For my first written blog I would like to share something I wrote for my mother’s service of remembrance. She lives within me, through me: in every thought, every word, every song, every dance step...she is there. She transitioned on February 2nd, 2011. I will say more about my experiences during the last 9 years at a later time. For now, meet my mother, Patricia Marie Dickey Scott.
When I think of my mama the words of Howard Thurman come to mind. "Don't ask what the world needs. Ask what makes you come alive, and go do it. Because what the world needs are more people who have come alive."
My mother encouraged people to live fully… to dare to be more… to dare to take a chance on living their dreams. She’d say, “You can be anything you want to be… do anything you want to do…because anything you can dream, you can do.” She knew this… and somehow her knowing became your belief and suddenly the Universe was opening in extraordinary ways… and the life you were dreaming was becoming reality all around you.
This was my mother at her best… planting seeds and dreaming others into being. Of course, it took hard work. One of mother’s refrigerator affirmations was, “whatsoever your hand finds to do… do it with your might.” And she did. She was the “Cool-Aid Mom”. The mom who organized ‘fun’ for all the kids in the neighborhood… she was the safe space for kids to be who they were… and the sage who led them to their better selves. Mama was completely invested in the potential of each young life that she touched… including my own.
When I was 9 years old my dad promised to get me a B.B. gun for my birthday. Mama was fully opposed to the idea… and I can only imagine the “discussion” they had around it. Miraculously, dad won the battle and convinced her that I should have the gun. On the day that I opened it, I grabbed it and began to run outside. Mama said, “Hold on, not so fast, young man. Sit down, I need to talk to you.” I knew this was serious and I sat down on the sofa before her. She knelt down to me and said, “Son, you got the gun. I didn’t want you to have it, but your father wanted it, and so you got the gun. Now, before you can go outside and shoot it you have to promise me something. You have to promise me that whatever you shoot…. you will go and look at.” “I promise,” I said, thinking that her request was a very simple one and that it would be no problem to fulfill. Out the door I went.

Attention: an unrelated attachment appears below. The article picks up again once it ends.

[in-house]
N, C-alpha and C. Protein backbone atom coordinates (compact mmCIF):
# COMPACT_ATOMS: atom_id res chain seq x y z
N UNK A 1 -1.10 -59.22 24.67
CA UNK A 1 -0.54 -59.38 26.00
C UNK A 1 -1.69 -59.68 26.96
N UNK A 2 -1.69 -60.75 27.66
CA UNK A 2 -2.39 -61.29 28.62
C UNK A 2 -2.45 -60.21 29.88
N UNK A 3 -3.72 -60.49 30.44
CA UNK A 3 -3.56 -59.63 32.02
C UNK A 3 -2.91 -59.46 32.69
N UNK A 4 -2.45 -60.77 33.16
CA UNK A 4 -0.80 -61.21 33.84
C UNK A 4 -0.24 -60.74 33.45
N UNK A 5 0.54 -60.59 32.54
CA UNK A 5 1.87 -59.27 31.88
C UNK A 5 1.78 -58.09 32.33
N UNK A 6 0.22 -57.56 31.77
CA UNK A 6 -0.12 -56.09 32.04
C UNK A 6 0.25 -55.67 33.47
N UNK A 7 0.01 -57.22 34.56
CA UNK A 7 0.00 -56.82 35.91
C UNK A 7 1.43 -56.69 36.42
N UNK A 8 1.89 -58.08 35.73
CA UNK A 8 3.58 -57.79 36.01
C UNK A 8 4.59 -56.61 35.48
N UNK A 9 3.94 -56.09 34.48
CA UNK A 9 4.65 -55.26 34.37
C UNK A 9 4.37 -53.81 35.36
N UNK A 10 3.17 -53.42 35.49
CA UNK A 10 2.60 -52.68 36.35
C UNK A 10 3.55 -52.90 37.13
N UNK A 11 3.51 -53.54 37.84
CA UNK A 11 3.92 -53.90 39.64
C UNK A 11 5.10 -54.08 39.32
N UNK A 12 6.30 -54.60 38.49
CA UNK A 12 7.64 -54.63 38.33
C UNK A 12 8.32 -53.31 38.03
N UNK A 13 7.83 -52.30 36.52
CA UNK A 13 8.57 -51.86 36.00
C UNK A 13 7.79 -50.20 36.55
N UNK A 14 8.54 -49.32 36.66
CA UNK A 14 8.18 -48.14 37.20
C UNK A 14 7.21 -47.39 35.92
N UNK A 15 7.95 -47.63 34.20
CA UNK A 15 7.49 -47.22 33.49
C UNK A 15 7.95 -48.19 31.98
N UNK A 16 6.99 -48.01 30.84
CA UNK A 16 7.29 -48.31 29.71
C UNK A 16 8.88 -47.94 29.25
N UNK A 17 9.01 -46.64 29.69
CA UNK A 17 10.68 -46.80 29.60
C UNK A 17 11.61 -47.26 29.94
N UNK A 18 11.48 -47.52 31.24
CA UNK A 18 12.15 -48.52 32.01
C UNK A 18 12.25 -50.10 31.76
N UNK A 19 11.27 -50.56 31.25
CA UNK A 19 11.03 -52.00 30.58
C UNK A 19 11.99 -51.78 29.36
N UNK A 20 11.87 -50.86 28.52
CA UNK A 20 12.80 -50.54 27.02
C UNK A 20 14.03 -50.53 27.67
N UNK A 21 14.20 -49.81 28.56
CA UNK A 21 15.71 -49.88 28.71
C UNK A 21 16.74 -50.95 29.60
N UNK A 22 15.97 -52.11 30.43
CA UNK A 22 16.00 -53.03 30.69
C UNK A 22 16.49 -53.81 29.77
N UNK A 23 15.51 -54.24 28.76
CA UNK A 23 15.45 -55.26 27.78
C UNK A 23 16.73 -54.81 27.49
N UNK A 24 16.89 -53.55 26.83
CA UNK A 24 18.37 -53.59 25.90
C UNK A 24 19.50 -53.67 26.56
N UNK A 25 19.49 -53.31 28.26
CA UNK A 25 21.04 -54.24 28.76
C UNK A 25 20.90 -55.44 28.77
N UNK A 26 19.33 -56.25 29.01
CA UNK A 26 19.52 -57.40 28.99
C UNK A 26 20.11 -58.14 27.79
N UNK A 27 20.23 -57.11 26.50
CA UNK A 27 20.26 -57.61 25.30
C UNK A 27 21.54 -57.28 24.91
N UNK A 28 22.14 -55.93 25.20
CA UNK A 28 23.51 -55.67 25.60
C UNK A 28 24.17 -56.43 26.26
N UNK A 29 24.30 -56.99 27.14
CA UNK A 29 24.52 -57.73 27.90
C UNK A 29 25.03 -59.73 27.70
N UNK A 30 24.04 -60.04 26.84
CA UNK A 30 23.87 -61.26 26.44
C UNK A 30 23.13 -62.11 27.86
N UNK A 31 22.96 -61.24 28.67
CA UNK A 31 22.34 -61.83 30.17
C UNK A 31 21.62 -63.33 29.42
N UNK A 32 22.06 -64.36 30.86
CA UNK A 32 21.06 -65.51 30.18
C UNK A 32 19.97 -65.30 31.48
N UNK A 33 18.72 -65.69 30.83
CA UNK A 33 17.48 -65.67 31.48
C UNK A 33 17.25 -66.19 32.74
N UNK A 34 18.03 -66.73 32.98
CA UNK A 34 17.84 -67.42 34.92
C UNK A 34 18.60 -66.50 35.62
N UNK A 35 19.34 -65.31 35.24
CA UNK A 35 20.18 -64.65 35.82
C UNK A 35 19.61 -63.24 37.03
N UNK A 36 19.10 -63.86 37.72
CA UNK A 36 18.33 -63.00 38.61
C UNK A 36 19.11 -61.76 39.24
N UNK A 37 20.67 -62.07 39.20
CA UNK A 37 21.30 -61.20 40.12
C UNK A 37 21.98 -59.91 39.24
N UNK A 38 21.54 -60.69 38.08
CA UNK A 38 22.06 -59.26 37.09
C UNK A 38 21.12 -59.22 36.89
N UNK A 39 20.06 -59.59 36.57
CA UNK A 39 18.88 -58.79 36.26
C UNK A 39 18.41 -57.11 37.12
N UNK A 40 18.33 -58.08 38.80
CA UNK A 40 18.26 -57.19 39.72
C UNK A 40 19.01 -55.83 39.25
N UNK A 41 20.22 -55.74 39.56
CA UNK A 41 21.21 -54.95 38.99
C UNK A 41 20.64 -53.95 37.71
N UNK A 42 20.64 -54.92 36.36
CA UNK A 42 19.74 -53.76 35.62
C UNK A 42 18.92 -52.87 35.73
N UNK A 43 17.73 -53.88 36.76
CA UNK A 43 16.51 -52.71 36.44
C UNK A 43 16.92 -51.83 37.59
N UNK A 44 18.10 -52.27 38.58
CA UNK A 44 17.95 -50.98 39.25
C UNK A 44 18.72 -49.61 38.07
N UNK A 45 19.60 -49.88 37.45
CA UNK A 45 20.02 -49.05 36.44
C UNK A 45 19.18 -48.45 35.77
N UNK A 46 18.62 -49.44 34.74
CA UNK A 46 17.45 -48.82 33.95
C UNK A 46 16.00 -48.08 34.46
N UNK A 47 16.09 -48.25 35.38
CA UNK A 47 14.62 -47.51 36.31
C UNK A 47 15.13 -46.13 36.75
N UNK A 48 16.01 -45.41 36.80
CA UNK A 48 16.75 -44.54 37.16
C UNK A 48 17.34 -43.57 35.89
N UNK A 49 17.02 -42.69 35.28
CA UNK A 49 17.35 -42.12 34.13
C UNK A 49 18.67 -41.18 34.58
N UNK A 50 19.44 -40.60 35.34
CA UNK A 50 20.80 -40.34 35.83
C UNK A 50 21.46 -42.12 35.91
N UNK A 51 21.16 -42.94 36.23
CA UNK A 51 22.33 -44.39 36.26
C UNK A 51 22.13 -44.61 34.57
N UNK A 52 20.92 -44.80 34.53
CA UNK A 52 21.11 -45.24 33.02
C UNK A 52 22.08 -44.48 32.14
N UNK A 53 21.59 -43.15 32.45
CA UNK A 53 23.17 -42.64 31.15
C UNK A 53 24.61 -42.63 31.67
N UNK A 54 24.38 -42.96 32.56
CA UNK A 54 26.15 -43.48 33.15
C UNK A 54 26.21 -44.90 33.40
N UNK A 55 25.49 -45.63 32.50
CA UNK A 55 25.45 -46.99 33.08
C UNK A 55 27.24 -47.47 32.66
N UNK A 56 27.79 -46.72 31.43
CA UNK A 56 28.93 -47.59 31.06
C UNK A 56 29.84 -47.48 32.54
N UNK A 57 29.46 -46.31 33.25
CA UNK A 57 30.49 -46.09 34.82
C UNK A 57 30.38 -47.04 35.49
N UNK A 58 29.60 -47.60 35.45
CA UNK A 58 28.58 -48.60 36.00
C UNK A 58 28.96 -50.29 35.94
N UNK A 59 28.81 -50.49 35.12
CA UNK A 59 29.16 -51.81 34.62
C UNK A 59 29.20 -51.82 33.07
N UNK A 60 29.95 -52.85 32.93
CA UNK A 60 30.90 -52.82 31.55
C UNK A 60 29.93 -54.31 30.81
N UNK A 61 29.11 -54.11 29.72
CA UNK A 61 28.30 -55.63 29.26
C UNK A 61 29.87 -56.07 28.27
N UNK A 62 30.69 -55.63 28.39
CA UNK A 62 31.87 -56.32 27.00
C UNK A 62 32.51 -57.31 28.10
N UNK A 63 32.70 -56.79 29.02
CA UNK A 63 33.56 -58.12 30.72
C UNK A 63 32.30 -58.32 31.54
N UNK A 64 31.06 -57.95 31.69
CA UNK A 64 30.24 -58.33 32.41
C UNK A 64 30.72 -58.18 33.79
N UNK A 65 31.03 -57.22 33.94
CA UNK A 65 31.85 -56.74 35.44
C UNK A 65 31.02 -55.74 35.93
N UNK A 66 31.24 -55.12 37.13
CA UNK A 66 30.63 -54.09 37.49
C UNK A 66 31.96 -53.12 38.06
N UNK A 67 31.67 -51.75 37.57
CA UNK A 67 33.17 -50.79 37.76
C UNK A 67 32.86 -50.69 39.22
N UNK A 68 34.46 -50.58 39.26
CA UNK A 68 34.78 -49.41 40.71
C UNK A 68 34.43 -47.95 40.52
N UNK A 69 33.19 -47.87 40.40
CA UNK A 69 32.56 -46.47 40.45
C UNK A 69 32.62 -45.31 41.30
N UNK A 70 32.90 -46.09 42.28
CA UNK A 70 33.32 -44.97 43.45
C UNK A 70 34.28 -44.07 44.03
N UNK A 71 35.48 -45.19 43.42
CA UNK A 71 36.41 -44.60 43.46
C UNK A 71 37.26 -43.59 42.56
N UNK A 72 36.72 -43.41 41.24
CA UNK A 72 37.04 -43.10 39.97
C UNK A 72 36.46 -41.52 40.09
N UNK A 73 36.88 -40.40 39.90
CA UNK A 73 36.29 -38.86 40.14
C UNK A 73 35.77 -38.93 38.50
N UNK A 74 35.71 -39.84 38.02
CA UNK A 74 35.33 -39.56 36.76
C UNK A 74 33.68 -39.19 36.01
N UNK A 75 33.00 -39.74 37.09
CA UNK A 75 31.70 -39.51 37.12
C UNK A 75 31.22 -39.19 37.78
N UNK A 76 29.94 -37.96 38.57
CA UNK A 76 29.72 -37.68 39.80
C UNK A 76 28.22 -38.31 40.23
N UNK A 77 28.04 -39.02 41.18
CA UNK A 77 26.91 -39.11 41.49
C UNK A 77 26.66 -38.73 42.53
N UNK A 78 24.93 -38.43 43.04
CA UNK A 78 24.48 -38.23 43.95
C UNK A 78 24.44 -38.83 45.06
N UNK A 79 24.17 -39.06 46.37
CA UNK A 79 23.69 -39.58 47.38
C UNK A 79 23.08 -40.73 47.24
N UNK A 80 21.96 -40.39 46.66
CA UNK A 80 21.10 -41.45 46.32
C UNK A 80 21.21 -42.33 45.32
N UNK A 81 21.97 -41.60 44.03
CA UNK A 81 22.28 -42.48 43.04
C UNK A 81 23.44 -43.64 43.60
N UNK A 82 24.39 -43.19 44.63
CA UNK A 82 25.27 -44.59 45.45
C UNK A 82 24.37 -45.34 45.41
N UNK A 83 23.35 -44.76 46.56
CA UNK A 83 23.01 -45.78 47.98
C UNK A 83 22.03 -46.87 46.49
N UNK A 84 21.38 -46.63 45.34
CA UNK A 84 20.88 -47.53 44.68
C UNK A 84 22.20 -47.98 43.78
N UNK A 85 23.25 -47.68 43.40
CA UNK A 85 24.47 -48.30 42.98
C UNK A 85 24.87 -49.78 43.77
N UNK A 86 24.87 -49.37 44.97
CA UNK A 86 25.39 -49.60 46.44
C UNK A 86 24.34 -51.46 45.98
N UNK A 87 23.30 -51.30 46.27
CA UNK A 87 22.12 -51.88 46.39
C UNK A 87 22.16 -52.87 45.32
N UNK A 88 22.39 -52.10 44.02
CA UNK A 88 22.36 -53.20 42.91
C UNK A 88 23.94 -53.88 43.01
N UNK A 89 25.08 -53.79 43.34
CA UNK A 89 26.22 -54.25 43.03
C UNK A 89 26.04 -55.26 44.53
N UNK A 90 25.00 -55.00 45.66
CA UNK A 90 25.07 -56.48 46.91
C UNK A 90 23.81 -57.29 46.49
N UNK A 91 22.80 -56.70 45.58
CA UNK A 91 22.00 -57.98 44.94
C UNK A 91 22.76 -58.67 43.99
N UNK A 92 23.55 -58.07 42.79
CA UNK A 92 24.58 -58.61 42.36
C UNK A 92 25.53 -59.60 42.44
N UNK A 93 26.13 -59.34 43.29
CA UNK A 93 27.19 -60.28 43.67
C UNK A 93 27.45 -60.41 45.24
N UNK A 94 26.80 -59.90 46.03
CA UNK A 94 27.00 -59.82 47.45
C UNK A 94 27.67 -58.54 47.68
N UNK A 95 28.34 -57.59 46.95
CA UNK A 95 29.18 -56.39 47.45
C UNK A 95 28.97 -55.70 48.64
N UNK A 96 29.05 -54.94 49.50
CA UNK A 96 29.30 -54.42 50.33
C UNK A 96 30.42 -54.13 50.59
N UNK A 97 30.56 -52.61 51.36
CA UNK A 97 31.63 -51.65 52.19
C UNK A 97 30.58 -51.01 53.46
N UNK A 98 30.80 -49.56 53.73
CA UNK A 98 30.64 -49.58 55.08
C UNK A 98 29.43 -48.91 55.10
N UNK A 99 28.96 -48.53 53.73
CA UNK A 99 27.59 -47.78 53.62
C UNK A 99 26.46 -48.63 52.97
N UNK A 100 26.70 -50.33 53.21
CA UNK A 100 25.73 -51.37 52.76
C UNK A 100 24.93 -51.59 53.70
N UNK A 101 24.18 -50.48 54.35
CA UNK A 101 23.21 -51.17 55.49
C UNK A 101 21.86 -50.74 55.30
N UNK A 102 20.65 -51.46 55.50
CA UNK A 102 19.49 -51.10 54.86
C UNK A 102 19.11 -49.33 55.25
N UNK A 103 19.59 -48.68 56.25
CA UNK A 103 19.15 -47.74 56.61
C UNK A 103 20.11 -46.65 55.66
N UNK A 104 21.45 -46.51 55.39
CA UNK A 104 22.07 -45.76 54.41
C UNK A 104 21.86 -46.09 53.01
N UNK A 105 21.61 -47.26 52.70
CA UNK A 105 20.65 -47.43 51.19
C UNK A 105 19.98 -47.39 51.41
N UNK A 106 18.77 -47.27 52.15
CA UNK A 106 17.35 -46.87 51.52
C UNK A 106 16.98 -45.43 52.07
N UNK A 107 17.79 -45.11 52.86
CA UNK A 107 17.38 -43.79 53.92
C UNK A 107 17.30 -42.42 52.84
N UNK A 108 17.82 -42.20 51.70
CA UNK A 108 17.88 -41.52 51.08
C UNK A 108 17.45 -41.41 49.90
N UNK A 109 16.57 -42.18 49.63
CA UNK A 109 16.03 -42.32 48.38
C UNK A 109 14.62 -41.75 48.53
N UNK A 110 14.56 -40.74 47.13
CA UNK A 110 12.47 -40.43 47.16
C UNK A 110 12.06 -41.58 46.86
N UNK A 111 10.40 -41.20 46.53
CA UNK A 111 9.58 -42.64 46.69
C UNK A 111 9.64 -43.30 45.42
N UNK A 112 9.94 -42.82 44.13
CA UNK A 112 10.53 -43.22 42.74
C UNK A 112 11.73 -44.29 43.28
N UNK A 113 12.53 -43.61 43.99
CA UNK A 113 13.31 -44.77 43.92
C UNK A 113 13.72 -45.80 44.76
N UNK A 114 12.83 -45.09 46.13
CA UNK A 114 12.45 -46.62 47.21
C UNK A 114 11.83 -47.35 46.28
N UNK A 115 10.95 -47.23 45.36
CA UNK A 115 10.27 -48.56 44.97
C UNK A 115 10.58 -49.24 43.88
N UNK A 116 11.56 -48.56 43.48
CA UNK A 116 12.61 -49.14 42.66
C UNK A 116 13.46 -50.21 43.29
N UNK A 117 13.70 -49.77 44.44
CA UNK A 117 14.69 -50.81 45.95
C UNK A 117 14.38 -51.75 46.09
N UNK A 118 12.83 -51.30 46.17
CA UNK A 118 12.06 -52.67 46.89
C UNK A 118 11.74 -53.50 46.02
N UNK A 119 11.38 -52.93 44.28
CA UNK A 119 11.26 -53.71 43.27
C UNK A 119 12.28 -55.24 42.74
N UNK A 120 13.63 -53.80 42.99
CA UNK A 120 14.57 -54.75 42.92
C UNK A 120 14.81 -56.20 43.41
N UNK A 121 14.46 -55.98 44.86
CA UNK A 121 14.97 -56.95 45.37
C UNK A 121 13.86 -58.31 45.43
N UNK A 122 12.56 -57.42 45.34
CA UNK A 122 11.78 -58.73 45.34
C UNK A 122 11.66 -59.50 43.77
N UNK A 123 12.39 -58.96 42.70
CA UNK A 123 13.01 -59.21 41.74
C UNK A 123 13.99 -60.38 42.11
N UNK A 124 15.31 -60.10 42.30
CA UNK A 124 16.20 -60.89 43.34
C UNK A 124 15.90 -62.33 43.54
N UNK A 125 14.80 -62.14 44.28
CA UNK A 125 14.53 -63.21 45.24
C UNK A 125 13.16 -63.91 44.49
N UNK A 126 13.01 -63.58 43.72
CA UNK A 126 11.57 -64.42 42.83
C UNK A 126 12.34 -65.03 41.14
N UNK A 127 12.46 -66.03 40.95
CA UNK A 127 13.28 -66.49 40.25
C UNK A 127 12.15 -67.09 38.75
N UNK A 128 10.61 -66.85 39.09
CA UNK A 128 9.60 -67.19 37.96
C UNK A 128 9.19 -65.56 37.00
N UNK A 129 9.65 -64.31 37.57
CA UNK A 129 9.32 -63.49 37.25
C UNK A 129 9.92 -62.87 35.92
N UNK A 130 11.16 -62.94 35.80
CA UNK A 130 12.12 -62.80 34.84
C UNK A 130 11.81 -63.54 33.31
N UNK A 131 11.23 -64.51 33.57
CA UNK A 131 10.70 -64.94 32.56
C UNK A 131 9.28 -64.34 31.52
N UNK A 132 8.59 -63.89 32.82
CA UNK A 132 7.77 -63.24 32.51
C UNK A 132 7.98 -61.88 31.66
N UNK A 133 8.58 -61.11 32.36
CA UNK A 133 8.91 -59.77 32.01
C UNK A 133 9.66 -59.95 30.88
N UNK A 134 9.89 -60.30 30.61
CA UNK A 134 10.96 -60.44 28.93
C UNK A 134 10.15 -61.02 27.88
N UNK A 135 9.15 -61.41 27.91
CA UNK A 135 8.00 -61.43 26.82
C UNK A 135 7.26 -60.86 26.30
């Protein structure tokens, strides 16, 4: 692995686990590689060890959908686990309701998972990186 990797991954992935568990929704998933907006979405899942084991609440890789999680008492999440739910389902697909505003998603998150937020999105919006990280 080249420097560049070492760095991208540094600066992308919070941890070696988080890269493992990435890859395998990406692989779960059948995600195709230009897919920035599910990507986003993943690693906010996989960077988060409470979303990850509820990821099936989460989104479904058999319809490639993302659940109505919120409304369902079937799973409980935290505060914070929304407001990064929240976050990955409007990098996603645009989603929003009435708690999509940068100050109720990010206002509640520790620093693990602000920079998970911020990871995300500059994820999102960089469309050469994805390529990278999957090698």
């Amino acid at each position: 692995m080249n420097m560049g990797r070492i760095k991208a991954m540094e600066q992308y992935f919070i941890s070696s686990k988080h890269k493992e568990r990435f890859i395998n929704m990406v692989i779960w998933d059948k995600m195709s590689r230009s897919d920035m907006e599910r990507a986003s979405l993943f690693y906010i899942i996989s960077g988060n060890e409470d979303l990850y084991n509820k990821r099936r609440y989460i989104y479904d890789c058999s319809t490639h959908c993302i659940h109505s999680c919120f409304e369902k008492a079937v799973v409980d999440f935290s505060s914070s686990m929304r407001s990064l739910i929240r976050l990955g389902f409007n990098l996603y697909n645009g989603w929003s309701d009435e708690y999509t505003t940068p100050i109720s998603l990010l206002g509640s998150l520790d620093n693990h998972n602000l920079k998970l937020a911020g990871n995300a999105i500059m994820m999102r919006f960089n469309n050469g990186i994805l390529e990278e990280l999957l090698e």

The first day I shot at tin cans. Tin cans on fence posts, tin cans in lines, tin cans in pyramids, tin cans on sticks… tin cans. The next day I graduated to glass bottles. These were more fun because they broke… there was a greater impact… much more dramatic than tin cans. On the third day my attention was captured by the movement in the yard… the birds and the squirrels… I wondered if my aim was good enough to shoot a moving target. I practiced shooting at them… missing on purpose… shooting just beside them and watching them fly or scurry away. This soon lost interest and a desire began to grow inside of me, the desire to really shoot one of these creatures…to kill it…dead.
I saw a Robin Red Breast sitting in a tree. I snuck up on it… took aim… and fired. The little bird fell to the ground like a rock… a wave of terror ran through my little body and I began to run away…only to find my mother’s voice stopping me dead in my tracks. “You must look at whatever you shoot.” And my response, “I promise”.
I turned around slowly and walked to where the bird had fallen. At first I didn’t see it and thought that maybe I had imagined the whole thing… that the bird had flown away and I was off the hook. Then, I moved the branches of a bush aside and there was the tiny Robin lying on the ground, twitching….and twitching…and twitching. I watched it for a long time… and as I watched something inside me was rearranged. I realized the power that I held in my hand and the power that lived within my heart… and I realized the responsibility that came with each of these powers.
In that moment I remembered another story that my mom had shared... it was of an old dog that had the mange… her stepfather, Billy, had done the humane thing and put the dog out of its misery by shooting it. I put the B.B. gun to the little bird’s head and pulled the trigger… the twitching stopped. I cried… and I never shot another living thing.
This was mother’s way. She would plant a seed that would, in the right moment, take root and grow into a way of being. She allowed me to experience life and to learn the lessons that life had to teach me… on my terms… for myself. And she did this for so many people throughout her life.
The earth is a better place because Pat Scott walked upon it. May the same be said of us all… because that would be my mother’s greatest wish… and the highest honor that we could bestow upon her.